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2012 Softball Preview Part 1: Outfield/DP
Junior Hannah Milks

Jan. 25, 2012

by Koby Padgett
Assistant Media Relations Director

In head coach Beverly Smith's first year, the trajectory of South Carolina's softball program changed dramatically, increasing the team's win total by 15 games and making the 12th-best turnaround from 2010 to 2011 in the NCAA's top division. With only two starters gone from last year's position players, the Gamecocks hope to climb higher in Smith's second year. This starts a three-part series previewing the 2012 Gamecocks. First up are the outfielders.

COLUMBIA, S.C. - South Carolina made one of the biggest turnarounds in NCAA Division I last season, and a large part of the success was the outfield. The Gamecocks saw improvements across the board from their three starting outfielders, all who started somewhere in 2010. And they look to continue that improvement as a new year dawns.

"I think we're very blessed with the outfielders we have," said Gamecock assistant coach Calvin Beamon, who works closely with the outfielders and hitters. "We have a very solid outfield. After getting to know them the past full year, we have a much clearer picture of what we need to get better at now. We've been able to attack that more this year."

The trio of seniors Lauren Lackey and Kaitlin Westfall and junior Hannah Milks started 155 of a possible 168 games, the highest percentage of our three groups. And defensively, they are as solid as they come. The trio combined for 16 of the 19 assists made by the outfield last year, the most in records dating back to 1998. With speed and strong arms, the trio can cover ground and keep opponents from taking extra bases. Westfall's eight assists, all coming from left field, ranks second for a single player in the same timespan. And each brings something unique to the lineup on the offensive side, with Lackey's speed, Westfall's power and Milks' bunting game.

The senior Lackey brings back the highest batting average from last season, hitting .350, while also tying for second on the team with 15 stolen bases. But assistant coach Calvin Beamon says Lackey was on the brink of much more with her speed. "She's a stolen-base threat and has improved a lot in her bunting game. If she could have done that last year, she would've had a chance at hitting .400. We worked hard on that with her." Lackey once again could occupy either of the top two spots or ninth, where she was very comfortable a year ago and helped reset the order.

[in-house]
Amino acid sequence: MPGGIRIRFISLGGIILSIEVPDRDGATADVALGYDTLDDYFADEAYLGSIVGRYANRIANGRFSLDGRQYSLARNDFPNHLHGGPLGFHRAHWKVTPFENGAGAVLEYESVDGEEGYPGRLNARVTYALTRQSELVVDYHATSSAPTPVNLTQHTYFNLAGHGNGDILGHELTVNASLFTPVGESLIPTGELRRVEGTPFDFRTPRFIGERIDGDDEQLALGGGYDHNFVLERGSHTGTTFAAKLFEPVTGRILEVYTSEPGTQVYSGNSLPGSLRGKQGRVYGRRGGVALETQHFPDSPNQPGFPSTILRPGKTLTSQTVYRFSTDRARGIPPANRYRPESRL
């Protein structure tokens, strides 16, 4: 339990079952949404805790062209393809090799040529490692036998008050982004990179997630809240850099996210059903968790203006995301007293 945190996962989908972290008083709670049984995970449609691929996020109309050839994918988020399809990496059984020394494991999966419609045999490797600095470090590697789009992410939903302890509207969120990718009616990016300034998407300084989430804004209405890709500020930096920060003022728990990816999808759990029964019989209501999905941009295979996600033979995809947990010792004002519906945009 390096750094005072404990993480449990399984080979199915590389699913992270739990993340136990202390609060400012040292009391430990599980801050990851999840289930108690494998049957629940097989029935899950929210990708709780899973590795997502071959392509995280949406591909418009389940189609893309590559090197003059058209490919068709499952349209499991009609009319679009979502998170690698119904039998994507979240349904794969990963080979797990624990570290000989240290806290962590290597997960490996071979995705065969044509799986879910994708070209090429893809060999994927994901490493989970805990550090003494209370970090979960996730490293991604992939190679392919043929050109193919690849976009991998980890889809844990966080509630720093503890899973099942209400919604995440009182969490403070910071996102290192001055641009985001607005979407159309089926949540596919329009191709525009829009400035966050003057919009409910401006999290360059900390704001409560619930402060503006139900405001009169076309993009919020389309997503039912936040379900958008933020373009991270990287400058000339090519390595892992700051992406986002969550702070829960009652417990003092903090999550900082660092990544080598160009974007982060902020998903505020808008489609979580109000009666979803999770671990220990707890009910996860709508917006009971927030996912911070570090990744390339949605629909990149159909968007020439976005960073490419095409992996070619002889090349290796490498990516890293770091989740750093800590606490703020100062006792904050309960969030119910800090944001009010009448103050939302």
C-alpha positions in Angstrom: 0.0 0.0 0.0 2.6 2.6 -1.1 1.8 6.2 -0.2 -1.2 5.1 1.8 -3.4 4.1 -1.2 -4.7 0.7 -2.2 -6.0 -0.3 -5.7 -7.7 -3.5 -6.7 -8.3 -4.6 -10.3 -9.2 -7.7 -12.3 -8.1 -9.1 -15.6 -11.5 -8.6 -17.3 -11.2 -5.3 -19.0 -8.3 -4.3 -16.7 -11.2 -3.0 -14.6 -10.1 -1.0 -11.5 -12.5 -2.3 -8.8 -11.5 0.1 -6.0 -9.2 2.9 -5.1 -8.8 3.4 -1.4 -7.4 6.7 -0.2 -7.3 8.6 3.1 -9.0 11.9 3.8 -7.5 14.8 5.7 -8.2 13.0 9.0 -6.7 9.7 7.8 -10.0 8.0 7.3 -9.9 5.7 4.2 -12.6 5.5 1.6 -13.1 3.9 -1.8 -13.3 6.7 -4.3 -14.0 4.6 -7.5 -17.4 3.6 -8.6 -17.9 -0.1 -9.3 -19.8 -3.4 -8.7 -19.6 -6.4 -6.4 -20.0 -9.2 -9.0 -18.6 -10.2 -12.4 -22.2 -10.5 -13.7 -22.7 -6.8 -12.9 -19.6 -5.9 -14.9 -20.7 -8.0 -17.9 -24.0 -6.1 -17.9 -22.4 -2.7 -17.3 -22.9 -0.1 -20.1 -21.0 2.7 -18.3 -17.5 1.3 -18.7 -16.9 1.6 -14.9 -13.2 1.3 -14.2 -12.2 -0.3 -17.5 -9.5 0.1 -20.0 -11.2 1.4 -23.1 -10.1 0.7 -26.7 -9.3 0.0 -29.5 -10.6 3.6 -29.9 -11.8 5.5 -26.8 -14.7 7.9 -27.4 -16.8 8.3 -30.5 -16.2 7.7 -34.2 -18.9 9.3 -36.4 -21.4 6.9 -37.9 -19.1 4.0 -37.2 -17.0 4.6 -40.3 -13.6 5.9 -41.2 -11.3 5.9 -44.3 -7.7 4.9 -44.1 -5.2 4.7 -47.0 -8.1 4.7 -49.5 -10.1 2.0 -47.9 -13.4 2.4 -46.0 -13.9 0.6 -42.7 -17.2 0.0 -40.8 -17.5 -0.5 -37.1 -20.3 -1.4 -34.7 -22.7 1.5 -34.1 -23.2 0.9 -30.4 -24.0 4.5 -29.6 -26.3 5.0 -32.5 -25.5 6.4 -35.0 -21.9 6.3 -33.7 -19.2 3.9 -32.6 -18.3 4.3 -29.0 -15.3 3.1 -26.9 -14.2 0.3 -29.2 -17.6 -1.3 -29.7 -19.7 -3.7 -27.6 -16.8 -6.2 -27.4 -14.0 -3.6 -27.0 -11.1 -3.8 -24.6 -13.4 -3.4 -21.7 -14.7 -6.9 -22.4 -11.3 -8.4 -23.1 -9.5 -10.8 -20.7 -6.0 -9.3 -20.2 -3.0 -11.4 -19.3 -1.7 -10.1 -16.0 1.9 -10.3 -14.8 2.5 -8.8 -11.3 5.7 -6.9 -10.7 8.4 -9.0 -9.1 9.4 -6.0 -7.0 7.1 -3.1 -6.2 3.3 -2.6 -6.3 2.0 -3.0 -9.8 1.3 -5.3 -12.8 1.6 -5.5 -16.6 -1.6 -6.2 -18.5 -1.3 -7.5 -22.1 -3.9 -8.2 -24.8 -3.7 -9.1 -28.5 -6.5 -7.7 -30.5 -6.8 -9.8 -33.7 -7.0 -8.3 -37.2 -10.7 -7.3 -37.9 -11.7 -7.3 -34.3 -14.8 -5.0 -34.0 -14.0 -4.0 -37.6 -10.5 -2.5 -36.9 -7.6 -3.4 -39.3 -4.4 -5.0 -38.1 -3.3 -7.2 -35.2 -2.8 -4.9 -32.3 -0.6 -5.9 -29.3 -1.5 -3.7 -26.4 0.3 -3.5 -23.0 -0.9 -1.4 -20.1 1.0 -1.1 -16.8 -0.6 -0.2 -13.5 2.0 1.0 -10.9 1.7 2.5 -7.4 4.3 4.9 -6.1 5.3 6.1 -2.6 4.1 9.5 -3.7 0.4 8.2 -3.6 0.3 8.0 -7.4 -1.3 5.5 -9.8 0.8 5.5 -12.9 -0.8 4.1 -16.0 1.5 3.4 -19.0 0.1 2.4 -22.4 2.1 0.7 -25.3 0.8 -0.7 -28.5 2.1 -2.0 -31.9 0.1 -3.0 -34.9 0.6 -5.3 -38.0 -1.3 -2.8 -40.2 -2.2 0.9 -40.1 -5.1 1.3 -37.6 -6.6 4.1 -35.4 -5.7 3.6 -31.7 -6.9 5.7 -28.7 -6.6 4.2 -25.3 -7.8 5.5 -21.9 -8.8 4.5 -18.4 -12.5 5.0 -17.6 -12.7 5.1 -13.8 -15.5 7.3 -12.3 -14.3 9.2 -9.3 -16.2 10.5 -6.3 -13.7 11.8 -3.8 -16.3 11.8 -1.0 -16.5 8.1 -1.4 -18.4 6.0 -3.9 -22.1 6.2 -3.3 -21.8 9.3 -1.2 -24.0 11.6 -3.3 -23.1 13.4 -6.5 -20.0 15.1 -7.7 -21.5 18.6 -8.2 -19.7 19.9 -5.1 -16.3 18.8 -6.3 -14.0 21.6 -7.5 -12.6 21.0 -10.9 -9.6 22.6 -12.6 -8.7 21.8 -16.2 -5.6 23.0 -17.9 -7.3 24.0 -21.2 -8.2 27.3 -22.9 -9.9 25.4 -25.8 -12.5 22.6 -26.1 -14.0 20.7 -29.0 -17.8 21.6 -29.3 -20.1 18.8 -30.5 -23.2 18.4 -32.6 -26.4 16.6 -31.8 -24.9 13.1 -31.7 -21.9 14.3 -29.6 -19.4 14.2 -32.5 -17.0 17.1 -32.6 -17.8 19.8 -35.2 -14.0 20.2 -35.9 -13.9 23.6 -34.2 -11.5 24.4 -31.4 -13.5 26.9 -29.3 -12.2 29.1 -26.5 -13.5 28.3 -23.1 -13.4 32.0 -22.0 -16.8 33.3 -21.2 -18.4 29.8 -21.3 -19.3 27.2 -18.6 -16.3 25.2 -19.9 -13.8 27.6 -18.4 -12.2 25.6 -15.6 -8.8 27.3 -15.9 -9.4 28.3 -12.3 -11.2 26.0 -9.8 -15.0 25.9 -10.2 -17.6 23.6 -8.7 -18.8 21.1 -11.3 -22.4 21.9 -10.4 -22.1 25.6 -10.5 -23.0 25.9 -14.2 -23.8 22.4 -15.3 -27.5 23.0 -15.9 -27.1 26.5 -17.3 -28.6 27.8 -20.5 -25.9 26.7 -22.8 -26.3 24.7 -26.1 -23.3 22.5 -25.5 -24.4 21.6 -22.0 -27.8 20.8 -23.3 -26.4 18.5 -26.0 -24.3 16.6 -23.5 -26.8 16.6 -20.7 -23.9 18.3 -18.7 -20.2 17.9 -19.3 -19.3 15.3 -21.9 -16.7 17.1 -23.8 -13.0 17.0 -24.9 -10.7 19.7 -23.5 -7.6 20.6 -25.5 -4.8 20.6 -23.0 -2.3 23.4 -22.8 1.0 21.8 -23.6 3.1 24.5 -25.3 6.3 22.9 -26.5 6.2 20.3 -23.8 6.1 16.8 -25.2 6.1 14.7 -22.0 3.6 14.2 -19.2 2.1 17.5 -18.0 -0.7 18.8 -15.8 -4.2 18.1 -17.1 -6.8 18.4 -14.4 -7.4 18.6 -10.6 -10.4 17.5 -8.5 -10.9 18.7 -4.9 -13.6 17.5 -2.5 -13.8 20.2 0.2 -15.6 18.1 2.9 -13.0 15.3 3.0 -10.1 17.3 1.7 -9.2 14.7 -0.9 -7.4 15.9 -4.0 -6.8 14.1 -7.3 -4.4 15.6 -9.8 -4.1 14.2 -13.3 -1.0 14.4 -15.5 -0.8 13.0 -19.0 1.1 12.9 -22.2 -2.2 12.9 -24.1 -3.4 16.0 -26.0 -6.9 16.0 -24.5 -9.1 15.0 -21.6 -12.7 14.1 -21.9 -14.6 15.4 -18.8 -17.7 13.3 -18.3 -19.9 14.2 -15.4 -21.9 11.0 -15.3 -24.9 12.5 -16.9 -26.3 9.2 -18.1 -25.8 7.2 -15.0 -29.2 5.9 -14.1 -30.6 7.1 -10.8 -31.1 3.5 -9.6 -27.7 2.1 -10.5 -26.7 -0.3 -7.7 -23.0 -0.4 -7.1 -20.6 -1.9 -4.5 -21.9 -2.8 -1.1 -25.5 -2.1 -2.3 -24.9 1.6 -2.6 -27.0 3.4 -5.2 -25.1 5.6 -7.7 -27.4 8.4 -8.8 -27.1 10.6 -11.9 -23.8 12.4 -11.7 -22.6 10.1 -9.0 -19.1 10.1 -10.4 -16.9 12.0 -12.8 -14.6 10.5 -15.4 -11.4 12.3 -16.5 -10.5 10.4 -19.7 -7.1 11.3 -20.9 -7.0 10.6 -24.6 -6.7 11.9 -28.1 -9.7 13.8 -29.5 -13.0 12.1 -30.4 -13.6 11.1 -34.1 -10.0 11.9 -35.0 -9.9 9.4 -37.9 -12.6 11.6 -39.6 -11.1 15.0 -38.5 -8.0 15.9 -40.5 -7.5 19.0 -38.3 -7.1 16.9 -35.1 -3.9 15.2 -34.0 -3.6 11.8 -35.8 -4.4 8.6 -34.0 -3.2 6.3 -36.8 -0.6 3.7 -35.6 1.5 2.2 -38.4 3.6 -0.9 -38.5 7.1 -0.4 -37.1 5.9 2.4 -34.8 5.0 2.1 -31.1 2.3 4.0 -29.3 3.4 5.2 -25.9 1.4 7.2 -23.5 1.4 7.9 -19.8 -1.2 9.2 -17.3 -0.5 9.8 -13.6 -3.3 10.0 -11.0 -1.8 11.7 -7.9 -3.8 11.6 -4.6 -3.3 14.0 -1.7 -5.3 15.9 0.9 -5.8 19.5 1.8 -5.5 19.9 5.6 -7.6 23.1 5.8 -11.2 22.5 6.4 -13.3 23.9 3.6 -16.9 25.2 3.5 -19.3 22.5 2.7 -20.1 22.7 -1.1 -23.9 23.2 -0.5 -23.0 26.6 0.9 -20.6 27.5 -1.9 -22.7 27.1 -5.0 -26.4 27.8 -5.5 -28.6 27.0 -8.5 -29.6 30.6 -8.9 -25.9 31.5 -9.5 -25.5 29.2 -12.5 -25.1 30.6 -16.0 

Westfall, another senior, saw her power blossom during the year, leading the team with a .473 slugging percentage and five homers. While she didn't repeate the performance, she was the Gamecocks' top hitter in SEC play during her sophomore year and will once again be relied upon in RBI situations. "(She's) going to be our middle-of-the-order bat who we look to produce runs for us and come through in clutch situations," added Beamon.

Milks, a junior, has a dynamic offensive game. She led the team with 16 stolen bases a year ago and added a team-best 10 bunt hits and 10 sacrifices. But Milks also has power, hitting three home runs and six doubles last year. About Milks, Beamon commented, "She has a mind for the game. We've seen a power increase from her as well. Her mentality is a lot better, so I think she's going to be able to produce a little bit more."

If there's competition for any starting job, it is in right. The challenge comes from sophomore Chelsea Hawkins, who gets to concentrate on the outfield after spending her first year as the Gamecocks' backup catcher and top bat off the bench. Hawkins showed power in the final weekend of 2011, hitting a home run at LSU. With a year of hard work, Hawkins may see it pay off, either in right or at the designated player spot.

But the Gamecocks are not just strong on top, as nearly every position is two deep with a quality player supporting the starter. Behind Westfall is perhaps the fastest Gamecock on the roster, senior Jackie Slawson. The team's top pinch runner in 2011, Slawson showed her speed in her limited number of at bats. In the right situations, Slawson could make an appearance as the designated player.

In back of Lackey in center is freshman Kristen Struett. The Westminster, Calif., native already shows signs of hard work, adding muscle in the fall since coming to campus. Beamon had glowing remarks on her defensive ability, saying "I feel (she) has a natural knack in center field for going and getting a ball and loves to lay out to do that." Struett will also see time for the Gamecocks in the circle.

Another outfielder looking to make her mark is redshirt senior Kaela Jackson. While a leg issue may limit her, Jackson is an important member of the roster. "Kaela is our team's fire and passion and brings it every single day regardless of what adversity she's facing," says Beamon. "She's reaping the benefits of all her hard work. She is a much more complete hitter this year who is going to be a lot more prepared handle the different types of pitchers she might face in conference."

Jackson and Hawkins lead the Gamecock outfield options who could also see time at designated player, but they will be challenged by sophomore transfer Codee Yeske. An All-Big South player at Presbyterian last year, Yeske may possess the most pure power on the team. The non-starters out of the designated player battle will give Smith options for powerful right-hand bats in pinch-hitting situations. Other players who could challenge for at bats at DP include freshmen Olivia Lawrence and Lacey Rother. Lawrence is a left-handed hitter who swings for power, while Rother's a right-handed hitter who should develop power in the future as well.

Next up in the series: the infield


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